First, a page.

If you are a Landlord or Property Manager, at some point you will face an irate tenant or other tense tenant relations. This has nothing to do with how good a landlord you are, but rather normal life situations.
Imagine it is 95 degrees outside and your Air Conditioner just stopped working. What do you do? You call your HVAC contractor. The problem is that it is 95 degrees outside and it seems every other A/C unit in town is busted too. He can’t get to your home for two days. So now you call another HVAC contractor who offers same day appointments. Great . . . the only problem is he charges a $150 fee just to come see what the problem is and based on this fee you know his price to fix anything will be twice as much as your normal guy charges. What do you do? Bear the heat or Bleed through your wallet?
Now imagine this same scenario with one of your tenants. Its 95 degrees and their A/C has stopped working. Who do they call?, They call you, their Landlord. They and their family are HOT and they need the A/C fixed NOW, and you are supposed to magically know how to make that happen, since after all this is your house and you agreed to provide them with working systems in the house.
What you do on this phone call will set the tone of how this entire situation plays out. You should first let them know that you realize they are in discomfort, then try to ask a few follow up questions to try to understand the exact nature of the problem, then explain to them exactly what you are going to do, and then tell them that someone will be following up with them soon.
The conversation should go some thing like this:
Tenant: This is Jane Tenant and My A/C isn’t working!! It’s like 100 degrees outside and we are Really Hot, You need to get this fixed NOW!
(Take a deep breath, you need to stay calm)
You: I’m sorry your Air stopped working, I will try to get it working again as soon as I can, but I will need your help, are you willing to help me solve this problem for you?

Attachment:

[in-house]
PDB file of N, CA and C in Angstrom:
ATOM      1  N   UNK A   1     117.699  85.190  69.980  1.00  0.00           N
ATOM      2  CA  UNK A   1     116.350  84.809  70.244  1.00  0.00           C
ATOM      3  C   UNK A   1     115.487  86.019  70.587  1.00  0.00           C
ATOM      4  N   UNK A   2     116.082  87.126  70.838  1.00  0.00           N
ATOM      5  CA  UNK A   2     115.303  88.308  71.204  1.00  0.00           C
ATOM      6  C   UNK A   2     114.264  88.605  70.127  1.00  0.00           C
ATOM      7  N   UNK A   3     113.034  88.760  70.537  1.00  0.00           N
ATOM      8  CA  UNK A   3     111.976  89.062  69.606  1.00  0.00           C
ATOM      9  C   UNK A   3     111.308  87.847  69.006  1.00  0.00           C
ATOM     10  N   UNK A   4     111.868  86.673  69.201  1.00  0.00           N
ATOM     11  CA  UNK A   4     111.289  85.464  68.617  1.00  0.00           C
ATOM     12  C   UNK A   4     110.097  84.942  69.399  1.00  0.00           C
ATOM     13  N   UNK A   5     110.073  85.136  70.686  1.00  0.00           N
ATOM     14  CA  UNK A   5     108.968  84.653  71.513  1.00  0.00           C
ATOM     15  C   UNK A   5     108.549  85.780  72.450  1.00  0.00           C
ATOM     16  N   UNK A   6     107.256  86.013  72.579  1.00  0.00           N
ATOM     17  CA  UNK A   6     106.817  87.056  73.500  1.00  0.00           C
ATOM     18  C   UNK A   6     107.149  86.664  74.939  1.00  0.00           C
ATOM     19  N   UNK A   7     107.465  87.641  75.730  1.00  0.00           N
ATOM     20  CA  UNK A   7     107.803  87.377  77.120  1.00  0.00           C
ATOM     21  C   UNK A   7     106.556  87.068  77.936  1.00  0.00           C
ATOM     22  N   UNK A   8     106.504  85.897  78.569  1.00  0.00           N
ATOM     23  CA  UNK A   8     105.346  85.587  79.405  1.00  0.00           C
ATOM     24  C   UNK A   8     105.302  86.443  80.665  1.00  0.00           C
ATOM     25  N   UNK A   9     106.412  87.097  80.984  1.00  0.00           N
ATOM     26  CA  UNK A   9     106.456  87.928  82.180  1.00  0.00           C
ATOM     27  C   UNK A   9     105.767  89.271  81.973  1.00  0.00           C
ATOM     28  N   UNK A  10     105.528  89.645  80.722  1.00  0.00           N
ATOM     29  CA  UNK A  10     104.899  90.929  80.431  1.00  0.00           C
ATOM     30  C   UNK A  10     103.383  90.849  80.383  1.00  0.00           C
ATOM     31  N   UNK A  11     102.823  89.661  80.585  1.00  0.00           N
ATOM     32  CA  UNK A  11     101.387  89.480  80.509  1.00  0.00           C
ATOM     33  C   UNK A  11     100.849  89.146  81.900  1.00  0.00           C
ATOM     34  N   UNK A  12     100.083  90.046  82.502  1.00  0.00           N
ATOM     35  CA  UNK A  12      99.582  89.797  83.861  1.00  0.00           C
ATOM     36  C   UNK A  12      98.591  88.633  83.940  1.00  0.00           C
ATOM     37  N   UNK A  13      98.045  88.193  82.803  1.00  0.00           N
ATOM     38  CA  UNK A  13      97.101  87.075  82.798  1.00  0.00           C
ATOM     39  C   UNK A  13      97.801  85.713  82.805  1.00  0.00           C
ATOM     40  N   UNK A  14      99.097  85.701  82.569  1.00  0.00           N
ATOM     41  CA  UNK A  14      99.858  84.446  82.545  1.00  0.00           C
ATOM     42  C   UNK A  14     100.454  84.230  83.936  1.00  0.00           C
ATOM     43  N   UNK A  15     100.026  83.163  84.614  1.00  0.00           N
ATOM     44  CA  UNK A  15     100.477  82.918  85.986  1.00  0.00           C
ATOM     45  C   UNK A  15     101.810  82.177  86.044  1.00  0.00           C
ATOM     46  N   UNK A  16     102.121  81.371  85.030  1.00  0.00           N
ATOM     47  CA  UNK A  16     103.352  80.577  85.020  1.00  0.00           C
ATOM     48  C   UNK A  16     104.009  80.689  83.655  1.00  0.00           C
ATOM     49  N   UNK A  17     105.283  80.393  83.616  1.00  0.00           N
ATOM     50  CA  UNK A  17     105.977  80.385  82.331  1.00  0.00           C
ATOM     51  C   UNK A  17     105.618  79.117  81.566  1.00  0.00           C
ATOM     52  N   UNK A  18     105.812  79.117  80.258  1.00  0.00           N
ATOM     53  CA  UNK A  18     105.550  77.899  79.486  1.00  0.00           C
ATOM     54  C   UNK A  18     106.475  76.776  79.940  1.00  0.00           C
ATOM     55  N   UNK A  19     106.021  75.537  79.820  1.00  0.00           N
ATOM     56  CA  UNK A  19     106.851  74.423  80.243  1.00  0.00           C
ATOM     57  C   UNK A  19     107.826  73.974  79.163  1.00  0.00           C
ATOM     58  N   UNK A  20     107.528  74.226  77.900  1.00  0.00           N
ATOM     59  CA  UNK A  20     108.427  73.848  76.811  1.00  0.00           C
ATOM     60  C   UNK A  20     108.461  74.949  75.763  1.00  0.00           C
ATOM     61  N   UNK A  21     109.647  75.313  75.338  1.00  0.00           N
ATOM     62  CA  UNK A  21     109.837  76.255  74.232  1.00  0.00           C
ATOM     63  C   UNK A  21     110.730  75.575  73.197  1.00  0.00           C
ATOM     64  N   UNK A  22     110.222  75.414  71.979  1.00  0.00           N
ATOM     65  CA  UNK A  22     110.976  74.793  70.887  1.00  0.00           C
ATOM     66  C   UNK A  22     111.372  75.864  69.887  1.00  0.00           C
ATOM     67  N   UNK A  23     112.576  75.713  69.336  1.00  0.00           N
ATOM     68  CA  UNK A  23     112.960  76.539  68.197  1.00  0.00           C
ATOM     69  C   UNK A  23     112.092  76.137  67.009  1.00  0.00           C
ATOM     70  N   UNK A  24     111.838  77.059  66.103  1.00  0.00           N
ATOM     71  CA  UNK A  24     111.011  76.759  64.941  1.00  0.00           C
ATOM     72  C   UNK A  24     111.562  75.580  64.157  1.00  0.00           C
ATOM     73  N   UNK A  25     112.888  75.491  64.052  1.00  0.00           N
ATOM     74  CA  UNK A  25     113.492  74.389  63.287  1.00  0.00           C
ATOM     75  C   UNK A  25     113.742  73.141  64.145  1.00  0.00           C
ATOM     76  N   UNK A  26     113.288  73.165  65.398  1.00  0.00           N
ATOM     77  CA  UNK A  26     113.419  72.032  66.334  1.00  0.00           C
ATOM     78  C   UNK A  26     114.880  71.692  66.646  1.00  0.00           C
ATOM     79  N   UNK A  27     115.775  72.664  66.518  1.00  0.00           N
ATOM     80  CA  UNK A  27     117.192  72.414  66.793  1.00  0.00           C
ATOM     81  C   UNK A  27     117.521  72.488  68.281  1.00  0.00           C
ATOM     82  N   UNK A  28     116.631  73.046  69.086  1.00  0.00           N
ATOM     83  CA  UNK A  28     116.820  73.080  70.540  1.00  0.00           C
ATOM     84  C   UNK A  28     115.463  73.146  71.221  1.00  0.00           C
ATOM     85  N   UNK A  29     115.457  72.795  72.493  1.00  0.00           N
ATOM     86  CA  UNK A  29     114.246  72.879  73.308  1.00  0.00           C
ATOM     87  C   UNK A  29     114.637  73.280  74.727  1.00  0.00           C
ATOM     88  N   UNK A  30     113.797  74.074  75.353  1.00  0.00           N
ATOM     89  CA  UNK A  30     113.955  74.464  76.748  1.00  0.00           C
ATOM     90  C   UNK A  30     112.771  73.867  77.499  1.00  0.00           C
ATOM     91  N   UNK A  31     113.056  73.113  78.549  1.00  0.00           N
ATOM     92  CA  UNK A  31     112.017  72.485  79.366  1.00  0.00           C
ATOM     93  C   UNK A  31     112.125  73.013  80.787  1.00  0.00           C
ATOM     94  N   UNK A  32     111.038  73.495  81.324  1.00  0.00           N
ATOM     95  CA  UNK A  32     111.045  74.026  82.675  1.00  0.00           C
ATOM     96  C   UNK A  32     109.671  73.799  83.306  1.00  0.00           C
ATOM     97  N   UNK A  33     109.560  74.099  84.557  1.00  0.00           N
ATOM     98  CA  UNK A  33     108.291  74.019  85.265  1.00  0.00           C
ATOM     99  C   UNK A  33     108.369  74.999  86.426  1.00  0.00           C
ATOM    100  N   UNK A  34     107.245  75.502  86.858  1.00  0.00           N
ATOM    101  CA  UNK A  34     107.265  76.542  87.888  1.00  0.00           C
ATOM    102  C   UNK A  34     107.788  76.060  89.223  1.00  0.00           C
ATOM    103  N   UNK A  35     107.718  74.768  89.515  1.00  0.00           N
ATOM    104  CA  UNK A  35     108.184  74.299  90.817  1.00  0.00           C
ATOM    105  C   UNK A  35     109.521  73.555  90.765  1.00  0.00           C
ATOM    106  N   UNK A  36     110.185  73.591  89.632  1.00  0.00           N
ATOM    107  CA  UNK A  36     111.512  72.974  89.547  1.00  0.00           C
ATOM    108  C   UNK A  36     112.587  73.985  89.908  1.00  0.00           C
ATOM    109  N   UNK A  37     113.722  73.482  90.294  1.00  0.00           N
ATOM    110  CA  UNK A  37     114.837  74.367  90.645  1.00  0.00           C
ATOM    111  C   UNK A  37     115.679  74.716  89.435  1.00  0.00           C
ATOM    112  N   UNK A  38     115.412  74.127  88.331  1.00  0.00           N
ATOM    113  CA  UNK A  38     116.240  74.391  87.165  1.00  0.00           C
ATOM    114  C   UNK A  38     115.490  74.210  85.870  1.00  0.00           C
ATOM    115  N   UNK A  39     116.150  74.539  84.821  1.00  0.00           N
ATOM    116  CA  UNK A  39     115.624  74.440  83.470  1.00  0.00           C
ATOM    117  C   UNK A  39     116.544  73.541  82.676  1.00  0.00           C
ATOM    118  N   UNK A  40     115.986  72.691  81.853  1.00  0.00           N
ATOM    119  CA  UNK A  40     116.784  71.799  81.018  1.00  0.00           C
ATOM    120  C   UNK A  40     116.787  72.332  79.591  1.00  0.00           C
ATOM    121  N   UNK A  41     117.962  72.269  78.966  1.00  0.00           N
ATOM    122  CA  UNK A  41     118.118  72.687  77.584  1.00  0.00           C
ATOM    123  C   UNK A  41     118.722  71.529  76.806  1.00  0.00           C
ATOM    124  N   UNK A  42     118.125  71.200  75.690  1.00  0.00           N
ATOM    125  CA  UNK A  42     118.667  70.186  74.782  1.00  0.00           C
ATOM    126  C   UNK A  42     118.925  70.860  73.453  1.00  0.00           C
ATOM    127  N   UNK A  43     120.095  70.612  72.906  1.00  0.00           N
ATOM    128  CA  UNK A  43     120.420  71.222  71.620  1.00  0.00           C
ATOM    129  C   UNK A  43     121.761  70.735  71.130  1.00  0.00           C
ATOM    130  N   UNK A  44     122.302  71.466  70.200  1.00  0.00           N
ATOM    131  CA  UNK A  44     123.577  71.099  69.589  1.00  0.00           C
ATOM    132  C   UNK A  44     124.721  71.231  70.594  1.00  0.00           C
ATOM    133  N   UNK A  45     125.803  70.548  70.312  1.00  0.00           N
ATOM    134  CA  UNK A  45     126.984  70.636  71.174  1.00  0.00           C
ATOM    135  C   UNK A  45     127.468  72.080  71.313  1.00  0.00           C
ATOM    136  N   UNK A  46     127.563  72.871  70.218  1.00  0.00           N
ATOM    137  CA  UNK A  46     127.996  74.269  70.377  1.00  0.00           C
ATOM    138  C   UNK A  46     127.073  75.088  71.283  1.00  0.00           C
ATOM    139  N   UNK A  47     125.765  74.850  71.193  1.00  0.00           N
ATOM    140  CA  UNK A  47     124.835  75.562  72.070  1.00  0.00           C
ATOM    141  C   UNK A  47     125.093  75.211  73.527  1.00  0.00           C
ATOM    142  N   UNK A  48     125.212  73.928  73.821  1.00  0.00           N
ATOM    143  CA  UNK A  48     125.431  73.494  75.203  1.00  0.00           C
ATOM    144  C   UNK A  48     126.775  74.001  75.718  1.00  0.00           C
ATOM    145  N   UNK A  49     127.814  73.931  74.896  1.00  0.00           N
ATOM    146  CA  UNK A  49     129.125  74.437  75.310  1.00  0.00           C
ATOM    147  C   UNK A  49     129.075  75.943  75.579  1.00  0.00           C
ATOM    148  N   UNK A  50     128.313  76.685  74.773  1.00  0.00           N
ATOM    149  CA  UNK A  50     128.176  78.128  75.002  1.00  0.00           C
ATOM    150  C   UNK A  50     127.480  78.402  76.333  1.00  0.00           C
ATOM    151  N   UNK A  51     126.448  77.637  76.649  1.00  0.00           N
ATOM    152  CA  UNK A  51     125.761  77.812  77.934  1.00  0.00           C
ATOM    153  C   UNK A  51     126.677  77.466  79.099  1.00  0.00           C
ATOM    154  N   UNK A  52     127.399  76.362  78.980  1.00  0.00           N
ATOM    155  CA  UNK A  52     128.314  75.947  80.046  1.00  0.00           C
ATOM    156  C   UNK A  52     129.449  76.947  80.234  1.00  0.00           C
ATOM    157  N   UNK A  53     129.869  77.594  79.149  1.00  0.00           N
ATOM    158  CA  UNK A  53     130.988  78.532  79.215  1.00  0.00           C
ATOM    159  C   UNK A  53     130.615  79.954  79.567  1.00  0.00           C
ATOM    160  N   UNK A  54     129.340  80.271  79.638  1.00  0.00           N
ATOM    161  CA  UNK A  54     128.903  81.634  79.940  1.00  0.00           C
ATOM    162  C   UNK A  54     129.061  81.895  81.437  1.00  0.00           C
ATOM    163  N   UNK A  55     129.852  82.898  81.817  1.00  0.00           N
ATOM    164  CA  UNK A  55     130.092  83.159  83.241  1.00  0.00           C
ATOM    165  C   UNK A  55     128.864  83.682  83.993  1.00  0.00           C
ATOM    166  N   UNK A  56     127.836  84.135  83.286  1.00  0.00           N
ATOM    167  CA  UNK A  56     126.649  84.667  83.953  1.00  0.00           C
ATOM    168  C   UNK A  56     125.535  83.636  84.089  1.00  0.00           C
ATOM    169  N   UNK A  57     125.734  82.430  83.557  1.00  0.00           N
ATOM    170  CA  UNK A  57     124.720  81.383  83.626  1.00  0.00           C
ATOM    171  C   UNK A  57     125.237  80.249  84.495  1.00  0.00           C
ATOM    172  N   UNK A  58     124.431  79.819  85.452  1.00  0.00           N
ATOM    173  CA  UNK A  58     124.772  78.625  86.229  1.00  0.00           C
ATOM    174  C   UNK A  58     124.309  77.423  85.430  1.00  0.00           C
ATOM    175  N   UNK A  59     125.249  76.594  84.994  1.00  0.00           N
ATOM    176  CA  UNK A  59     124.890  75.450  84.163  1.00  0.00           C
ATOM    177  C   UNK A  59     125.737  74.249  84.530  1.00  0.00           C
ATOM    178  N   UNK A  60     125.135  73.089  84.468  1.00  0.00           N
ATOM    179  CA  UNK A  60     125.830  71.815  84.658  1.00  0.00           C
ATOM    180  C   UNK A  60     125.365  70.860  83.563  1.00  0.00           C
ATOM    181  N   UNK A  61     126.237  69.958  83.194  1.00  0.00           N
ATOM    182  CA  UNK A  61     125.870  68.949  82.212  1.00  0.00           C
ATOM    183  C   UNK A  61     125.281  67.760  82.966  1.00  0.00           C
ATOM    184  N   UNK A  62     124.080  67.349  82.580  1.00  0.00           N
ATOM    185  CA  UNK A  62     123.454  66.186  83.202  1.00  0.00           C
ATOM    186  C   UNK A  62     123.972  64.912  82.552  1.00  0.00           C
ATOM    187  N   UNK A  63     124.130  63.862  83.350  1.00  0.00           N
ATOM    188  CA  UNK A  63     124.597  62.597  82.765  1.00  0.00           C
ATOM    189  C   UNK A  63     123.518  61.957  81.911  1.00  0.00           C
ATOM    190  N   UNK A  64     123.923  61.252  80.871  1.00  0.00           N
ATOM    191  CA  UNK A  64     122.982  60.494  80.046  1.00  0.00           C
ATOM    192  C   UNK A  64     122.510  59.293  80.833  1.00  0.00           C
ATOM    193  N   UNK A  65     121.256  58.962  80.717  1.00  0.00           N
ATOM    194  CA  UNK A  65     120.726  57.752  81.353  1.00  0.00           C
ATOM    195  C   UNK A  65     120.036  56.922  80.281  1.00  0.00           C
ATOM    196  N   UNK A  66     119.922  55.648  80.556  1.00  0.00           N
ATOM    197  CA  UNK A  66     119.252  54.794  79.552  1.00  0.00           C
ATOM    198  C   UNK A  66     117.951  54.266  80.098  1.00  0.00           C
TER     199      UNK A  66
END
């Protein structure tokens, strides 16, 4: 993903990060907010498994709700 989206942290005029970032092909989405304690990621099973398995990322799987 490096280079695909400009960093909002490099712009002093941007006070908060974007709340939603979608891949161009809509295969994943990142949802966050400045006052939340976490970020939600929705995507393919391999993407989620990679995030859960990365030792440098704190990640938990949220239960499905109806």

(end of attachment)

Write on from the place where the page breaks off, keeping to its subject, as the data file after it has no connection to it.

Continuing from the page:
(You should notice almost an immediate change in their tone from adversarial to a sense of cooperation)
Tenant: Yes, Thank you
You: I need to ask a few questions so I know what to tell my HVAC contractor.
You: When did it stop working? What is the air doing? Is it blowing, but just warm? Is it not blowing at all? Is the switch on at the furnace? If you switch the thermostat to fan, does it start blowing?
Tenant: It stopped working this morning, its blowing but just warm air.
You: Ok I am going to call my Heating and Air contractor, but please realize that because it so hot, he is most likely very busy, I will give him your information so he can contact you directly to arrange a time to come fix your A/C. I will call you after I talk to him.
Now you have diffused a bad situation and put the tenant in control of some of the situation because it is on them to arrange the time with the contractor.
Always remember the communication you can provide the more likely you will keep the tenant happy even in uncomfortable situations. The most frustrating fact about being a tenant is a lack of control when these types of situations arise, so if you can put them in control of a part of the process then you have not only reduced your work load but actually made your tenant happier because they feel like they are doing something to make the situation better, not just waiting on their “horrible landlord” to fix something.